Hypertension is a common disease with a prevalence of 20-30 % adults. Although antihypertensive drugs have been relatively successful in attenuating elevated blood pressure (BP) and in reducing adverse outcomes, control of BP depends on continuation of therapy. Drugs may have undesirable side effects which diminish compliance and BP may be resistant to treatment. Gene transfer approaches may potentially provide a tool to control BP. It was hypothesised that a lentivirus derived vector (either a naked lentiviral plasmid or a pseudotyped lentiviral vector) incorporating rat atrial natriuretic peptide (rANP) gene could be developed to produce long-term BP control. The spontaneous hypertensive rat (SHR) was used as a model for human hypertension.
Aims: To achieve this goal (i) an accurate radiotelemetry BP recording method was developed for use in the SHR, (ii) the expression of lentiviral rANP plasmid in vitro and in vivo was determined, (iii) a molecular method for titration of pseudotyped lentiviral rANP vector stock was established, and (iv) the in vivo effect of systemic delivery of lentiviral rANP plasmid on BP was measured.
Methods: Continuous 24 h arterial BP was recorded by radiotelemetry using Maclab hardware and a transducer fixed in the abdominal aorta connected to a transmitter in the abdominal cavity. Data was analysed using software specifically written for the project. Reverse transcriptase polymerase chain reaction (RT-PCR) was used to detect rANP transcripts in cells transfected with lentiviral rANP plasmid and in tissues following in vivo rANP gene delivery. Radioimmunoassay was employed to determine rANP levels in supernatant derived from post transfected cells and in plasma following in vivo gene delivery. Pseudotyped lentiviral rANP vector stock was titrated using viral supernatant via real-time quantitative RT-PCR (RQ-RTPCR). BP was monitored weekly for 9 weeks following 1.5 mg lentiviral rANP plasmid delivery into 9-month-old SHR by tailvein injection. SHR injected with lentiviral enhanced green fluorescent protein (eGFP) plasmid or saline served as controls.
Results: Weekly 24 h BP was successfully recorded for up to 16 weeks. Following transfection with lentiviral rANP plasmid in vitro, expression of rANP in transfected cells was determined by RT-PCR and by radioimmunoassay in the supernatant (at 48 h 776.2±5.4 pg/mL, n=2). Furthermore, RQ-RTPCR enabled direct titration of lentiviral rANP vector stock (eg in one sample of stock, the titre of lentiviral rANP vector = 9.9±0.4 X 109 genomes/mL). Following systemic delivery of lentiviral rANP plasmid into middle-aged SHR there was significant mean arterial BP reduction over the first 6 weeks compared with control groups [130±5 (rANP group) vs 144±3 (eGFP group) and 146±2 (saline group) mmHg, rANP group significantly different (p<0.05) from either eGFP or saline control groups, values at 6 weeks after injection, n=7 in each group]. BP returned towards pre-injection values during the final 3 weeks of monitoring. There was a significant increase in plasma immunoreactive rANP levels following injection of rANP plasmid [832±38 (rANP group) vs 662±37 (eGFP group) pg/mL, values at 6 weeks after injection, n=5 in each group, p<0.05] and an inverse correlation between plasma rANP levels and BP (r = -0.03, n=40, p<0.05). Exogenous rANP gene was expressed in the liver and kidney.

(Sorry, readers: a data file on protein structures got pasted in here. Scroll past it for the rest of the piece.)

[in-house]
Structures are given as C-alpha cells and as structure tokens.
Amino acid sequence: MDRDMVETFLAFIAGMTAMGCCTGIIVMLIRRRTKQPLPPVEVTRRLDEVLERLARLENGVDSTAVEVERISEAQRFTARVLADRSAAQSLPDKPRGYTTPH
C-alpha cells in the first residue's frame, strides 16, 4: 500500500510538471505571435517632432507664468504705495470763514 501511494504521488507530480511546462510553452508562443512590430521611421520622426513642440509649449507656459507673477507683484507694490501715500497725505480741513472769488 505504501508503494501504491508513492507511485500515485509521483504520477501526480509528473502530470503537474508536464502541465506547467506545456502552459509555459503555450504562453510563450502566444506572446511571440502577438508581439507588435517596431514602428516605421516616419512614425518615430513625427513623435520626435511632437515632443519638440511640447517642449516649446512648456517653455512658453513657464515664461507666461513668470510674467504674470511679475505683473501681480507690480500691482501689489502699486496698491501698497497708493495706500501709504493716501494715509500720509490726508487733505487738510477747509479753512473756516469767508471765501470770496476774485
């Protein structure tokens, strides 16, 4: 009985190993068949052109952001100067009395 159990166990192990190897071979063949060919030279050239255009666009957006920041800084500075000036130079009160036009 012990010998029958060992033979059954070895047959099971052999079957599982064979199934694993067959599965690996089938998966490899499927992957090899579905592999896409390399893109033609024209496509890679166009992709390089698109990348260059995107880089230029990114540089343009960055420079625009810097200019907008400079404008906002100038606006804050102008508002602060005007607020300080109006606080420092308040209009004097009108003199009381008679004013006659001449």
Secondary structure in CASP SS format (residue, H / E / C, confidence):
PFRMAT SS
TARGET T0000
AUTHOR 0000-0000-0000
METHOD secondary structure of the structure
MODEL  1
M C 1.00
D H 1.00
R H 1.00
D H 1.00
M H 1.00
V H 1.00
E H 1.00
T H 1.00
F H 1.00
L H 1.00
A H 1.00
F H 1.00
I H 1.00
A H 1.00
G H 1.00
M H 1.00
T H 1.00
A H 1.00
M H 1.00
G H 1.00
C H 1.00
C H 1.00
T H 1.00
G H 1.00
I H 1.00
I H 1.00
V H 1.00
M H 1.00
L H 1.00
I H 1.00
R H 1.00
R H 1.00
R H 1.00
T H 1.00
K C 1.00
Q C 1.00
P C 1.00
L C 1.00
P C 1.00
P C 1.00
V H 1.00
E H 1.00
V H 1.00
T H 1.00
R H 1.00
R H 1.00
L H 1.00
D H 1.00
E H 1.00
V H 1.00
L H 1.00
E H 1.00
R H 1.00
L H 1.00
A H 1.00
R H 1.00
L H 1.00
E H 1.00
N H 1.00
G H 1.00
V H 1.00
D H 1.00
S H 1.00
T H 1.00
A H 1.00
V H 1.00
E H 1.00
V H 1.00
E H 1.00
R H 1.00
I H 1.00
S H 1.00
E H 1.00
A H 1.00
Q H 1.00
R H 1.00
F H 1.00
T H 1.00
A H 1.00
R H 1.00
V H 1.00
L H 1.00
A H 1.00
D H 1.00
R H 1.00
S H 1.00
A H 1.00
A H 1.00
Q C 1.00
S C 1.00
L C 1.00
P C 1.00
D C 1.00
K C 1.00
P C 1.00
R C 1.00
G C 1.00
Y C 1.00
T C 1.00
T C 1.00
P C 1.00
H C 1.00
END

Conclusions: Radiotelemetry BP recording provided a reliable measure of long-term BP. Transfection of cells with lentiviral rANP plasmid resulted in detection of rANP transcription in transfected cells and expression of rANP secreted into cellular supernatant. RQ-RTPCR for direct titration of lentiviral vector stock independent of the transgene was developed. The titration method did not need transduction procedures nor require gene expression, or DNA or RNA isolation. It was convenient and quick to perform. Significant BP reduction was induced over 6 weeks in a group of middle-aged SHR following systemic delivery of lentiviral plasmid incorporating the rANP gene. This correlated with significant increase of plasma immunoreactive rANP levels. The presence of exogenous rANP transcripts in the liver further supported the role of the gene therapy approach in producing a reduction in BP.
In summary, the thesis lays the foundation for lentiviral vector mediated rANP gene delivery as a therapeutic strategy for hypertension. Future work should consider the possible benefits of lentiviral rANP plasmid containing a regulated tissue-selective promoter and explore approaches which might extend the time during which the hypotensive effect is present.